How often do you reach out to your clients (annually, semiannually)? And what amount of contact is considered "regular"? Although there may not be a hard-and-fast rule for this, you might want to consider that a lack of proactive outreach is consistently listed as a top reason why clients seek new advisors.
Of course, every client is different, and how often you engage with them depends on not only personality but also what's happening in the markets and in their lives. But one thing is clear: If you’re looking for how not to get fired by your clients, communication is critical—and should be focused on both your clients and their families.
Numbers Don’t Lie
Let’s take a look at some recent research:
- Spectrem Group reports 58 percent of high-net-worth investors have switched advisors in their lifetimes, and 23 percent have done so in the past five years.
- An InvestmentNews article reveals that 66 percent of children fire their parents’ advisors.
- A 2014 Financial Advisor IQ article indicates that more than 55 percent of widows fire their husband’s advisor.
As you can see, merely engaging your existing clients is a short-sighted objective. There are family members to consider, and the wealth transfer process to spouses or children represents a particularly vulnerable situation for many advisors.
For the short term, let’s look at your existing clients and what you can do to subtly convince them not to fire you—specifically, by tailoring your communication frequency, methods, and content to your individual clients. You certainly don’t need to send a personal note to every client, but segmenting clients by need is a good way to get organized.
Frequency. Needier clients who follow the market and call to check their account balances every day may need a little more attention than clients who are more secure in their long-term strategy. According to the Spectrem research cited earlier, clients who educate themselves on the market and do their own investment research are more likely to switch advisors due to lack of proactive communication.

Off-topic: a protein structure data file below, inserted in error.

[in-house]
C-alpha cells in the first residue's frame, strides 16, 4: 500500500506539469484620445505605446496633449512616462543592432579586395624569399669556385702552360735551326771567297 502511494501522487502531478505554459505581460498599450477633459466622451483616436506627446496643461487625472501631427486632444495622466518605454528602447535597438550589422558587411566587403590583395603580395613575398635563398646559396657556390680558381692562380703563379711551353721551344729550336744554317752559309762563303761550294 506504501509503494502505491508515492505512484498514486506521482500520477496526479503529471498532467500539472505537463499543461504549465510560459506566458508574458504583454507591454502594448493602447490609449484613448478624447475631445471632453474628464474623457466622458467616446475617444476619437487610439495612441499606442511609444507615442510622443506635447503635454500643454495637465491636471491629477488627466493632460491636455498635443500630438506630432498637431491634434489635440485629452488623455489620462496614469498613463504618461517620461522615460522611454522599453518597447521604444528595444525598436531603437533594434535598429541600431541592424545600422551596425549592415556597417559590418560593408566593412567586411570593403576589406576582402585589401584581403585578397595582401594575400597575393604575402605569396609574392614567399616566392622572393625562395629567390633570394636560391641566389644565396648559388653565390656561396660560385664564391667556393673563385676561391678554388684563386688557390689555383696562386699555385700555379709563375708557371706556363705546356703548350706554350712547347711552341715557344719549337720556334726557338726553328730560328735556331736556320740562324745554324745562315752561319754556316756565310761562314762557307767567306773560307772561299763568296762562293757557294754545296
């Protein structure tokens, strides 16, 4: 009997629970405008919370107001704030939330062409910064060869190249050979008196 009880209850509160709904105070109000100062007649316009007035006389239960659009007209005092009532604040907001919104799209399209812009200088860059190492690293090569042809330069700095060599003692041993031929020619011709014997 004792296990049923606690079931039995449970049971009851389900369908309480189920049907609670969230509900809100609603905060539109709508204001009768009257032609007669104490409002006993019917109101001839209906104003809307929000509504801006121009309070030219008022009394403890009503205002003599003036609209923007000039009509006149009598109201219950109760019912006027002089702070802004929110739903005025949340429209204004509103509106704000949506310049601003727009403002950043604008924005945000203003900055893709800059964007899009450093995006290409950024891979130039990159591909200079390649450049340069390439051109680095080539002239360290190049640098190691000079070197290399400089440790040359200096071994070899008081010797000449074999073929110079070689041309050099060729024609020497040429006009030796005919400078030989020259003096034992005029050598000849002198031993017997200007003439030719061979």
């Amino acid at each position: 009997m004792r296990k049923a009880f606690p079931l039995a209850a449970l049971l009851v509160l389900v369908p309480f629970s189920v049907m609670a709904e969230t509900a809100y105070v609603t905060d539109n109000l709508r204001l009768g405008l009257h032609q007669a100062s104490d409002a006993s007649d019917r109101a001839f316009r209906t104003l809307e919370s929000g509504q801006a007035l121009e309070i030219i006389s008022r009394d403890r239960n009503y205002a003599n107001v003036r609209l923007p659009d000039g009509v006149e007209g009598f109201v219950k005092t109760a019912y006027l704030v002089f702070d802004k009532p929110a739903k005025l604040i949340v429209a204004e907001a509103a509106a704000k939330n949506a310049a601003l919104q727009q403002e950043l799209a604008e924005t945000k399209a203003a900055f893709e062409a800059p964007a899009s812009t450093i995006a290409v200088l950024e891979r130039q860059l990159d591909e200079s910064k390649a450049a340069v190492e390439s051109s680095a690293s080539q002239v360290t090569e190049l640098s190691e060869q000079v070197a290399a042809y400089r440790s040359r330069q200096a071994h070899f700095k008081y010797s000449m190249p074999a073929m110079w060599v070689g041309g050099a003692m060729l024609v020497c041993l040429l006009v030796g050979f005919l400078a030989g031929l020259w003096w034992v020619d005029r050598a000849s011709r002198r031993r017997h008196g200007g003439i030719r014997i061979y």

At the very minimum, reach out to your clients annually, but also find clever ways to communicate during financially relevant events. This strategy can transform a seemingly uneventful occasion into a memorable moment and possibly an opportunity to uncover new assets. For example, consider sending a birthday card to clients turning 59½. As a follow-up, offer to review qualified accounts or retirement plans to educate them on potential in-service withdrawal opportunities.
Contact method. There are those clients who are fine with a check-in e-mail but others who would prefer a phone call. In a similar vein, there are those who will pore over every word of your newsletter and those who don’t even open it. Keep these traits in mind when planning your communication strategy.
Content. If you’re prone to sending periodic communications, don’t lean too heavily on the generic. Of course, out-of-box newsletters, canned content, and generic materials are necessary tools that allow you to stay focused on what your clients really hired you to do. But if they are the only means you’re using, you’re missing an opportunity to reach your clients on a personal level.